Oyakuen: Aizu-Wakamatsu's Beautiful Japanese Garden
Through these gates, a somewhat unique Japanese garden awaits. Like everything else "worth seeing" in Aizu, there's a bus stop right outside!
So what makes this garden so unique? Head to the left once you enter the gardens themselves.
Instead of seeing a traditional Japanese landscape garden, this portion has a collection of plants - a traditional Japanese herb garden!
I'm not sure what these giant-leaved plants are, but there's a small patch of them in front of the building you saw a couple photos ago.
This portion of the garden has lots of unique flowers and on a nice sunny day, they were perfect for photographing.
Another patch of plants with these berry-like plants. This one is still young, not quite ripe.
The berries are starting to drop from this one.
And this plant's fruit is all gone.
There are some roses here.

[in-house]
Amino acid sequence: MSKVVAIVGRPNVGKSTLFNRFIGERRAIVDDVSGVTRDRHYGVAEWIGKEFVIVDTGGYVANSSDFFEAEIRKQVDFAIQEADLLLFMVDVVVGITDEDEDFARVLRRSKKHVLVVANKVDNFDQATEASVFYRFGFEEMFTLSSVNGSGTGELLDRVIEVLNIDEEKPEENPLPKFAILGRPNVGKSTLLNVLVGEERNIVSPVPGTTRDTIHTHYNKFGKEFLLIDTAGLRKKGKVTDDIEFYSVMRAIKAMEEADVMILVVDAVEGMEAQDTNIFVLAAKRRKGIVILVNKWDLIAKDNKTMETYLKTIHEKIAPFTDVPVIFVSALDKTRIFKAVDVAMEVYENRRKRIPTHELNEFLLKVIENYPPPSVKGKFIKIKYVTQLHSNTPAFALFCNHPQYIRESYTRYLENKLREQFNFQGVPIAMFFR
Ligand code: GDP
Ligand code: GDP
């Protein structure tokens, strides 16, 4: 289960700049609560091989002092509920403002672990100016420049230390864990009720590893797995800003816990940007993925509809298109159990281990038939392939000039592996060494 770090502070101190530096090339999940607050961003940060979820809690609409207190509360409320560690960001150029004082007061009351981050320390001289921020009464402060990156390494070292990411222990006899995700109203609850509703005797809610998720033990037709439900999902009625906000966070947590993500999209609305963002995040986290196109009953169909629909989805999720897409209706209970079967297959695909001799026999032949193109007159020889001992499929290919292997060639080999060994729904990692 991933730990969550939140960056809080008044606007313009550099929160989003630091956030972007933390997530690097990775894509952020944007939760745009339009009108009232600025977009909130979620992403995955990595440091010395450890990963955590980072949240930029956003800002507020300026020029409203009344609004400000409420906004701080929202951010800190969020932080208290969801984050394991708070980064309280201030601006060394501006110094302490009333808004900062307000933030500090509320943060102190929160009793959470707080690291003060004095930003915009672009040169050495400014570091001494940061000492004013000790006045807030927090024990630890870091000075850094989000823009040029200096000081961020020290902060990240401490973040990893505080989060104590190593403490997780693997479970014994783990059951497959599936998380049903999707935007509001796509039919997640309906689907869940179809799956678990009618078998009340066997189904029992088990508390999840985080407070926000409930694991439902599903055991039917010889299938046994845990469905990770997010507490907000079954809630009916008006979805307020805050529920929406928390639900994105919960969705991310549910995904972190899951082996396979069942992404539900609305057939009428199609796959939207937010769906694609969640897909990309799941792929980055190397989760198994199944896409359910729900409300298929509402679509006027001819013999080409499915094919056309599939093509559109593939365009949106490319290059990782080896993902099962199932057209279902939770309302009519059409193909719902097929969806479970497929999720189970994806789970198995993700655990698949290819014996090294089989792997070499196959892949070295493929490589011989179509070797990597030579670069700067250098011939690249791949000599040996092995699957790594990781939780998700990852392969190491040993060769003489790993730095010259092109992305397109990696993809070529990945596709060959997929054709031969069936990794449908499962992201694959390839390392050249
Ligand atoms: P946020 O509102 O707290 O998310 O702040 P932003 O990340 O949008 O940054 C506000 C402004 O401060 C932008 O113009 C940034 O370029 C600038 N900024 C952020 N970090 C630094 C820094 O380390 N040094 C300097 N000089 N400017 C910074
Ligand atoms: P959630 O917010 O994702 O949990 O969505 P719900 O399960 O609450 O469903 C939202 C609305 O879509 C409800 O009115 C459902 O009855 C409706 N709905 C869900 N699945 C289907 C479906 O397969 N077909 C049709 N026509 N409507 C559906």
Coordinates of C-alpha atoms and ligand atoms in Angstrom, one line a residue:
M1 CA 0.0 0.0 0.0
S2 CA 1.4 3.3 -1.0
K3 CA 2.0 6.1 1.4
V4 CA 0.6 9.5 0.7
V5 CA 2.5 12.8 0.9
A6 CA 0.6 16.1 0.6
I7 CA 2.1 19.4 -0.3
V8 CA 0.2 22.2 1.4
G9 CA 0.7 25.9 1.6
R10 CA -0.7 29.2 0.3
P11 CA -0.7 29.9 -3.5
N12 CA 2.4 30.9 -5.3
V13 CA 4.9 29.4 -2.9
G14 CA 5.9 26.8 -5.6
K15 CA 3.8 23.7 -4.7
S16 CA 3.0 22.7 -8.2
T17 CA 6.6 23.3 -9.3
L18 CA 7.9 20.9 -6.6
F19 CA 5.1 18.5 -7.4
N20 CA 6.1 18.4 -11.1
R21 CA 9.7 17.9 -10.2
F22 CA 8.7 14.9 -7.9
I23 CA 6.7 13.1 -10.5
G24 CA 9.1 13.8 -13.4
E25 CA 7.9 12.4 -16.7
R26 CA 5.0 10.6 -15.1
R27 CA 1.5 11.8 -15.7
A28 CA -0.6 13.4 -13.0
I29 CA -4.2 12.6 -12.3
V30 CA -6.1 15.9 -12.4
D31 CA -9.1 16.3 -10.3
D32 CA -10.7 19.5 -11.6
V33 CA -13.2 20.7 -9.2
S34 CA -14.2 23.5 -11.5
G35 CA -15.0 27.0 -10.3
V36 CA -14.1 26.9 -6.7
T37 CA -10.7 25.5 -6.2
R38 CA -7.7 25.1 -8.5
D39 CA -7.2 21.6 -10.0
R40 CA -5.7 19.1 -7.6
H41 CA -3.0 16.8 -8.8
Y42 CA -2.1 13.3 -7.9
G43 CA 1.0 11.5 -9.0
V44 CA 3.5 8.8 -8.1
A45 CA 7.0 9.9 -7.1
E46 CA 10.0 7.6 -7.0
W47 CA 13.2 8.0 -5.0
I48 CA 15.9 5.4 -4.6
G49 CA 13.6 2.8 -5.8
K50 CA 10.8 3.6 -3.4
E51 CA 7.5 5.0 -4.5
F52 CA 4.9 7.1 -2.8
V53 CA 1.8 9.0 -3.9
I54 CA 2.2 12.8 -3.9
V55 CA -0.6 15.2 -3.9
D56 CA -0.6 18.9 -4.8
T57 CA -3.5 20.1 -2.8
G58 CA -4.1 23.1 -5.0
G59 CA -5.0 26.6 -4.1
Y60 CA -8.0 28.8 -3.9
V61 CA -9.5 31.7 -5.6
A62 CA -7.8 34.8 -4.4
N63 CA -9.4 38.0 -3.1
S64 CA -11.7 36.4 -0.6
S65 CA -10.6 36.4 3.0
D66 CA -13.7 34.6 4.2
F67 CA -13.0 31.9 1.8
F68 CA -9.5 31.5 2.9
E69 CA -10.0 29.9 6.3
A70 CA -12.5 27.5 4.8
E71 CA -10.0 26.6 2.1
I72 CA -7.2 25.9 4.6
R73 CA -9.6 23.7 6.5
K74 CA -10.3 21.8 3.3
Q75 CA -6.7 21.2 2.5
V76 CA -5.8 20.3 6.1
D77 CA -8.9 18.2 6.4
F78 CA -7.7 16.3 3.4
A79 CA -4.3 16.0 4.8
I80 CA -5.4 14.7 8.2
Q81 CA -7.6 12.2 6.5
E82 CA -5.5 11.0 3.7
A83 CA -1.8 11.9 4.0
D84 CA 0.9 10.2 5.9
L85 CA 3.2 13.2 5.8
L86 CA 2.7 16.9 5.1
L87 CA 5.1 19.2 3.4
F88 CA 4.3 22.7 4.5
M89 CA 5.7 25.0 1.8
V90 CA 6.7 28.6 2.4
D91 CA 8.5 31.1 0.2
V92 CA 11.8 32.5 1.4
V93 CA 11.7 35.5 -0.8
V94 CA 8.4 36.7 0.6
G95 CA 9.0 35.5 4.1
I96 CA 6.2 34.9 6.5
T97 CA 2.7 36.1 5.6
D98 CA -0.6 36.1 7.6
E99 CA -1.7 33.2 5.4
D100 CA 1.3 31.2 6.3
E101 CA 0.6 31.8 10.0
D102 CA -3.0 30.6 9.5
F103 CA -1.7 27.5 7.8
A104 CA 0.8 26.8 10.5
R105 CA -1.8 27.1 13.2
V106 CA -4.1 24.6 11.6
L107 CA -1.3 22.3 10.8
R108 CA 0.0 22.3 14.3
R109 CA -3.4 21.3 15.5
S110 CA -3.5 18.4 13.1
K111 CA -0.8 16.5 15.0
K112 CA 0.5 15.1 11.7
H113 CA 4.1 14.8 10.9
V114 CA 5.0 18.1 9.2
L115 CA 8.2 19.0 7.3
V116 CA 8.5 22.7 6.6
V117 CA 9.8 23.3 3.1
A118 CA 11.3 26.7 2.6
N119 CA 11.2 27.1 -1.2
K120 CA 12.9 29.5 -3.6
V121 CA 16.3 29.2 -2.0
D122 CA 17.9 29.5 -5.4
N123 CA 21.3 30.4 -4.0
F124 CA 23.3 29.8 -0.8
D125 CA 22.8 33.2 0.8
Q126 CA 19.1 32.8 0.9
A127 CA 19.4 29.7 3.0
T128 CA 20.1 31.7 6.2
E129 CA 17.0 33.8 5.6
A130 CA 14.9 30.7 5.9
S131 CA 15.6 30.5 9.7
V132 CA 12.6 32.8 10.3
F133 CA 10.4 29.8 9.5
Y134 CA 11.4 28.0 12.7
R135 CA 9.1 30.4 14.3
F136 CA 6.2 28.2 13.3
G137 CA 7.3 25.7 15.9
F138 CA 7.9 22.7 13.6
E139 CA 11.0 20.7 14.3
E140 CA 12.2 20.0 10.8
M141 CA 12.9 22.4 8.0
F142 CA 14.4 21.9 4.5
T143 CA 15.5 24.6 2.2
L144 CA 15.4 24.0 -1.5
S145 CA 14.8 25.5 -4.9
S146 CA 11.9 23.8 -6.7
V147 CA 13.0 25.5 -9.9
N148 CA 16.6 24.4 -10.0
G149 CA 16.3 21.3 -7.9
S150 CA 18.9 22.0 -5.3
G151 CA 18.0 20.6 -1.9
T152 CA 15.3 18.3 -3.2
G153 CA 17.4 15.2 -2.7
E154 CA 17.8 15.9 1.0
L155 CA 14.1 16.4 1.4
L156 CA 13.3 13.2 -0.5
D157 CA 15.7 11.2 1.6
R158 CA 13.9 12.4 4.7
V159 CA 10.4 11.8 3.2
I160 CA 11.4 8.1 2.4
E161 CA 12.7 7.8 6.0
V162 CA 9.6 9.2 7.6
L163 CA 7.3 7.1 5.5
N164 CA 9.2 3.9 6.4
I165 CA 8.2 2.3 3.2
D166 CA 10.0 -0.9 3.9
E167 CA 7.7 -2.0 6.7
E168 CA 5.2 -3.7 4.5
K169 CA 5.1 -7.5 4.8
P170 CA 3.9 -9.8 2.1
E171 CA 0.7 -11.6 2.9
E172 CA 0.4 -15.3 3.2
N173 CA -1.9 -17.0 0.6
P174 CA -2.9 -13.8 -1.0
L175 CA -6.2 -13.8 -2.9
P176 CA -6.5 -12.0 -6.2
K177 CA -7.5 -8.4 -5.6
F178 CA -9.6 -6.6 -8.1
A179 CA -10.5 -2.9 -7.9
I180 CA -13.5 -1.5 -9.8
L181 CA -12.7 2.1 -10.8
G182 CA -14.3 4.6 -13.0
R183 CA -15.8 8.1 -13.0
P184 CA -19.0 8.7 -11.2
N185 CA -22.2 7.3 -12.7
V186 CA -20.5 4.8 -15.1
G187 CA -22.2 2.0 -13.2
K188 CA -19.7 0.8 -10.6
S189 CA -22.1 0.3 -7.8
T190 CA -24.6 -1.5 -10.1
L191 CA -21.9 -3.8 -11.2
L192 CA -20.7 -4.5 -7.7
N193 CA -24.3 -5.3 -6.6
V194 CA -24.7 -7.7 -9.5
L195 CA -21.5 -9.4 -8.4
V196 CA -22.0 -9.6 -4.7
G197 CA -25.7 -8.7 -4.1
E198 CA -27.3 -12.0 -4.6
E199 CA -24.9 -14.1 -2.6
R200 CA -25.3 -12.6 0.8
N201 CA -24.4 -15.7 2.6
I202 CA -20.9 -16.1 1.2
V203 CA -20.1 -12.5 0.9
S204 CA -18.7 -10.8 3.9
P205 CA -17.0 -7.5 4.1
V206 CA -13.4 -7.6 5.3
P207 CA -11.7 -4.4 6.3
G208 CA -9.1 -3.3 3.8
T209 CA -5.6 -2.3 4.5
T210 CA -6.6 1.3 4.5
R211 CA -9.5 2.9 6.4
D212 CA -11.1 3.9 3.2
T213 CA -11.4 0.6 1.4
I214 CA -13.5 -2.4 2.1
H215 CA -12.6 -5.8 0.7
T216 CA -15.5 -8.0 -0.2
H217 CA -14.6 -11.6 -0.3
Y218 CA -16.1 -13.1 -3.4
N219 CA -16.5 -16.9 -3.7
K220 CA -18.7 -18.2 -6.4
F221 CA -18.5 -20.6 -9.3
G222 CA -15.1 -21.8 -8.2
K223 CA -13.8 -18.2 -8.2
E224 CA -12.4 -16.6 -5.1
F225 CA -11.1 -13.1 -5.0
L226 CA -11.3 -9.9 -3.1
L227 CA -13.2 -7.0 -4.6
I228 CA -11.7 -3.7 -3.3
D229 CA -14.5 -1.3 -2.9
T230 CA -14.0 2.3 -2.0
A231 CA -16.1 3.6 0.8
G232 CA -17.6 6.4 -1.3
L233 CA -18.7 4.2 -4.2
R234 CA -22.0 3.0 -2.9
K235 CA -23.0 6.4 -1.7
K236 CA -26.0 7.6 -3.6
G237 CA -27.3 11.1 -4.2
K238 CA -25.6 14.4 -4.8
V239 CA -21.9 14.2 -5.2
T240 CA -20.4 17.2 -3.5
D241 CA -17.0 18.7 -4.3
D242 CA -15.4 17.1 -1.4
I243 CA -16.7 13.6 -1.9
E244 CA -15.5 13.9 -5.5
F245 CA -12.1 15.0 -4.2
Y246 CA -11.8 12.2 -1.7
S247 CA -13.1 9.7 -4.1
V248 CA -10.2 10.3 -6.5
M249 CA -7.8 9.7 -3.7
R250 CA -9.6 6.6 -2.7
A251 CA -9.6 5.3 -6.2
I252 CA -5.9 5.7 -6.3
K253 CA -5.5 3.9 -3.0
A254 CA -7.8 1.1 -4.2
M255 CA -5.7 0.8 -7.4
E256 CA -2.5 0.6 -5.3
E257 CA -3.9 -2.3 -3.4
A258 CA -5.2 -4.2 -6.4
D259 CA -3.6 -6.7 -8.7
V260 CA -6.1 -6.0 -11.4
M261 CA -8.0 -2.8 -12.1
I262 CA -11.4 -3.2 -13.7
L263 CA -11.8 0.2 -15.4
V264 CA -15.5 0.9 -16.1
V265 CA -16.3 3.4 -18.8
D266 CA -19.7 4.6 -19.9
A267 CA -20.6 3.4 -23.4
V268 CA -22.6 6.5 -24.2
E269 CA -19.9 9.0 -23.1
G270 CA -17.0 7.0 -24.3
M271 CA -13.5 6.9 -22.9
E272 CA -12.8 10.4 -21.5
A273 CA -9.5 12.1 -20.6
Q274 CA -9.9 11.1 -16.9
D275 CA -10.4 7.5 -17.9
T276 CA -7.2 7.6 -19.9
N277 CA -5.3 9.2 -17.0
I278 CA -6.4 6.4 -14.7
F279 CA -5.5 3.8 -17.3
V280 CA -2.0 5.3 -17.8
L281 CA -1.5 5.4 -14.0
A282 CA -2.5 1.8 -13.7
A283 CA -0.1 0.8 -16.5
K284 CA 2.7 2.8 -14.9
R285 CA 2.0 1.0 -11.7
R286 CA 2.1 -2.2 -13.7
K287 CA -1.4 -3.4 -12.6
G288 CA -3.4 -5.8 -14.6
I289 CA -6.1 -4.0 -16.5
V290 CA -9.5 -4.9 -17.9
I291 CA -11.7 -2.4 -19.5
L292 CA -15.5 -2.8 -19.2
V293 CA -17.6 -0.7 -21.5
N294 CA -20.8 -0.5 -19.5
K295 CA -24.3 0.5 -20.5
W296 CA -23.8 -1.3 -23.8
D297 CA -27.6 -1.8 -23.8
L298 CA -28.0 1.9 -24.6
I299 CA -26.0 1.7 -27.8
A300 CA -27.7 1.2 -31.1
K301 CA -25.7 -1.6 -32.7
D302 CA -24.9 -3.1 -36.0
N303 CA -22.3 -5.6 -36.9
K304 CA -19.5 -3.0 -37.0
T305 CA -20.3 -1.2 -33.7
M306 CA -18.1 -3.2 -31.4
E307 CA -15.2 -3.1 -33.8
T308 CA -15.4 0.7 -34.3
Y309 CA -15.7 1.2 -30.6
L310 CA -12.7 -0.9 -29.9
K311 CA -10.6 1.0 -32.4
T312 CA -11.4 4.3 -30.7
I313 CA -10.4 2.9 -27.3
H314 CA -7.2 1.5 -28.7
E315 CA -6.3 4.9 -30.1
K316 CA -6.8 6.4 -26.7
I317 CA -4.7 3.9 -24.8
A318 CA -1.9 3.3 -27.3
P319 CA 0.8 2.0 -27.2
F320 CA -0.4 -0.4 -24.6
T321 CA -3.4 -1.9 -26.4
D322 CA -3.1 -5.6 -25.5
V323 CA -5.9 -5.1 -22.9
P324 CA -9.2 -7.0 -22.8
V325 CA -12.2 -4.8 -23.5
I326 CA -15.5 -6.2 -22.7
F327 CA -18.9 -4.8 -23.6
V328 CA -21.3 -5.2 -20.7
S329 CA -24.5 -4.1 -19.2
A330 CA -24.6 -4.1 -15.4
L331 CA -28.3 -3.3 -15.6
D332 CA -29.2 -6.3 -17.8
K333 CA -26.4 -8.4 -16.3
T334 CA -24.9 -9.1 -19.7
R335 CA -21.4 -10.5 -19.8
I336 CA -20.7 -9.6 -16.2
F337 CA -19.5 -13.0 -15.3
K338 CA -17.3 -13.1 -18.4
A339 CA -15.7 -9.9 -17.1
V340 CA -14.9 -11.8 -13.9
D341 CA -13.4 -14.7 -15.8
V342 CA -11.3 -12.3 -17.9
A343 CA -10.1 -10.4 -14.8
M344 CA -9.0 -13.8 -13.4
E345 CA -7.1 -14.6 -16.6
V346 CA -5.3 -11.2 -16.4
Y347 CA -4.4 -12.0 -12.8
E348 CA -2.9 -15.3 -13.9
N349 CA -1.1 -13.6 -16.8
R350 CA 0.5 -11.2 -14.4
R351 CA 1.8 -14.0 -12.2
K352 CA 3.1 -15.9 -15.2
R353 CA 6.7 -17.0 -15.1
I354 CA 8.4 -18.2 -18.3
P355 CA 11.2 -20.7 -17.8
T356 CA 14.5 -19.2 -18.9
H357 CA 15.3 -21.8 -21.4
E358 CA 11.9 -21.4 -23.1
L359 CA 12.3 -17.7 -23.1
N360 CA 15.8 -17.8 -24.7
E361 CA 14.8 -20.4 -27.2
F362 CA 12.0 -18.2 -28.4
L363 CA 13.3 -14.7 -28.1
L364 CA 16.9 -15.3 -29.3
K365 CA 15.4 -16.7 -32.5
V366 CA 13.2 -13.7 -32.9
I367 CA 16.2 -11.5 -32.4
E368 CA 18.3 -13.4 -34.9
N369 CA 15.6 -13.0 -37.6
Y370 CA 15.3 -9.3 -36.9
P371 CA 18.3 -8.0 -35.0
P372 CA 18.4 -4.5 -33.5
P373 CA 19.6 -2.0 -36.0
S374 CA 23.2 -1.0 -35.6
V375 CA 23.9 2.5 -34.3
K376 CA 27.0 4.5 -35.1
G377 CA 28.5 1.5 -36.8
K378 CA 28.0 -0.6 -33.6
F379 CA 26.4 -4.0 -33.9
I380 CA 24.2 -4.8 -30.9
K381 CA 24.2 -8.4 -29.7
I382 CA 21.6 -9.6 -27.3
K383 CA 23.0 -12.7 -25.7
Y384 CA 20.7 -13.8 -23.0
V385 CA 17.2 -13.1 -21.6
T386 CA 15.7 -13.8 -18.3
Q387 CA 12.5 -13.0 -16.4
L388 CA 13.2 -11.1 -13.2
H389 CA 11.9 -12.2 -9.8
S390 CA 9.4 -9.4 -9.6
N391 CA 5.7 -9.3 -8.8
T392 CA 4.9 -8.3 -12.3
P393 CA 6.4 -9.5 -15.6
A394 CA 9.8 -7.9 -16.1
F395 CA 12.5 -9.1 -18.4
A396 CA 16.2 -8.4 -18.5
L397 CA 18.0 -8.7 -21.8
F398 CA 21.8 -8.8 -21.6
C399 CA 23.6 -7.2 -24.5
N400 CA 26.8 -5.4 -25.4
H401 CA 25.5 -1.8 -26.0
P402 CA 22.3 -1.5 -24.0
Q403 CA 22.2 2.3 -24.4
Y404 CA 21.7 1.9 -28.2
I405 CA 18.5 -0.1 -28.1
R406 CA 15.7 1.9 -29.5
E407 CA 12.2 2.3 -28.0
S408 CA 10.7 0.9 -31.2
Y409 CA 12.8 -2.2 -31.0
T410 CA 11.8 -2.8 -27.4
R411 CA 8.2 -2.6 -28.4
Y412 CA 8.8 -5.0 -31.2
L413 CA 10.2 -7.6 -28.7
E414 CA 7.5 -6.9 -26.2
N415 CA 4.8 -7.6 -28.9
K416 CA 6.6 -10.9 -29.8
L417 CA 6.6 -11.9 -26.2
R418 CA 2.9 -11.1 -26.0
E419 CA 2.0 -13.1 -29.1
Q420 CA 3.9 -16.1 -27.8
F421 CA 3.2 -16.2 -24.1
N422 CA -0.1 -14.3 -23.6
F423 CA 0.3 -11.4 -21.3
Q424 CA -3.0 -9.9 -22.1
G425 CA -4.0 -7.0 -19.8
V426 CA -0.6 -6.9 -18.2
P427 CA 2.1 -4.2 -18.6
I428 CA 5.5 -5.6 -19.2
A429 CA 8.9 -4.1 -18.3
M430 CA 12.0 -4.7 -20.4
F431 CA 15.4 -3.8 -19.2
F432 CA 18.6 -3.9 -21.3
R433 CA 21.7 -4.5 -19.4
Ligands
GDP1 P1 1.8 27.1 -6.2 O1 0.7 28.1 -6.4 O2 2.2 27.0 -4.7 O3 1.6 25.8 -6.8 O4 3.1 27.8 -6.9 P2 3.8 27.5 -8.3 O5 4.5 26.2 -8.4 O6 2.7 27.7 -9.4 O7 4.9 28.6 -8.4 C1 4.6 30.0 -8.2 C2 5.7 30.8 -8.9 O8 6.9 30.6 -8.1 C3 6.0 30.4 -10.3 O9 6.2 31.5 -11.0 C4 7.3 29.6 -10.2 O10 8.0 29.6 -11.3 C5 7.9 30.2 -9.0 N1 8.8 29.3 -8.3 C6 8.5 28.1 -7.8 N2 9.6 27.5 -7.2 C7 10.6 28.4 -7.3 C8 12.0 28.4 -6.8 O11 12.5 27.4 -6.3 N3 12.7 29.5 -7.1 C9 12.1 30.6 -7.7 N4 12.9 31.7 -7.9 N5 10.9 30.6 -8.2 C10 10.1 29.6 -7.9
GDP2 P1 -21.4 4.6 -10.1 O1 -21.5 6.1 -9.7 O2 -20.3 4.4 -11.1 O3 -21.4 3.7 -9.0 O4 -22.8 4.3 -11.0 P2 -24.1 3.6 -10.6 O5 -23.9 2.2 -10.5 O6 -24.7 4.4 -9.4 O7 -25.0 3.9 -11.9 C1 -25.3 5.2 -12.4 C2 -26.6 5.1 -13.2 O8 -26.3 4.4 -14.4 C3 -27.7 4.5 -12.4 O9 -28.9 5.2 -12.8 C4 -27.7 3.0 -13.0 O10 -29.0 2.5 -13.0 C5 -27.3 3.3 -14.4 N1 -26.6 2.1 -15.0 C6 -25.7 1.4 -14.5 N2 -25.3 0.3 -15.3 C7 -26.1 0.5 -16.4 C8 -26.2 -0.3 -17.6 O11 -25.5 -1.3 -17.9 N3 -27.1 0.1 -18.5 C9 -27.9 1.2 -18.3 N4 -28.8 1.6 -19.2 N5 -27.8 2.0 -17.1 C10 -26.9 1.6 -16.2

I think there's corn, somewhere in there.
This flower was really neat. It's waxy and cup-like.
Looking down the path.
Obviously, I spent about half of my visit at this garden in the small herb section.
One last photo in this section, before I headed into the landscape garden.
Choose thy fate. I went right, then followed the lake clockwise.
Speaking of the lake, there it is. With a teahouse on an island.
This garden is really gorgeous, with a nice mix of large trees, shrubs, and rocks to make a very natural feel.
Like most landscape gardens, each section of the park has a different feel.
Go around a bend, see a different view! This park has a stream with a waterfall of sorts.
The tea house is for display; I don't think they actually serve tea at this one. I would love to bring a book, sit in the house and just relax for a couple hours.
There's a dry stream bed, too. I don't recall seeing one of these in a garden before.
Across the water.
There's a small non-traditional garden in a back corner. I think this flower was back there.
The duck says hello!
Oyakuen is a smaller park overall, but it's still certainly worth a visit for the fantastic views.
The ducks agree.
Oyakuen is unique due to its dual-style approach; however, the two gardens are well-separated and feel like separate worlds. The Loop Bus stop is called Oyakuen, right outside the front gate. Admission is 310 yen, but apparently you can buy a ticket that also includes Tsuruga Castle and Rinkaku Teahouse for 700 yen. I didn't see that option at the castle. Hours are 8:30 to 17:00.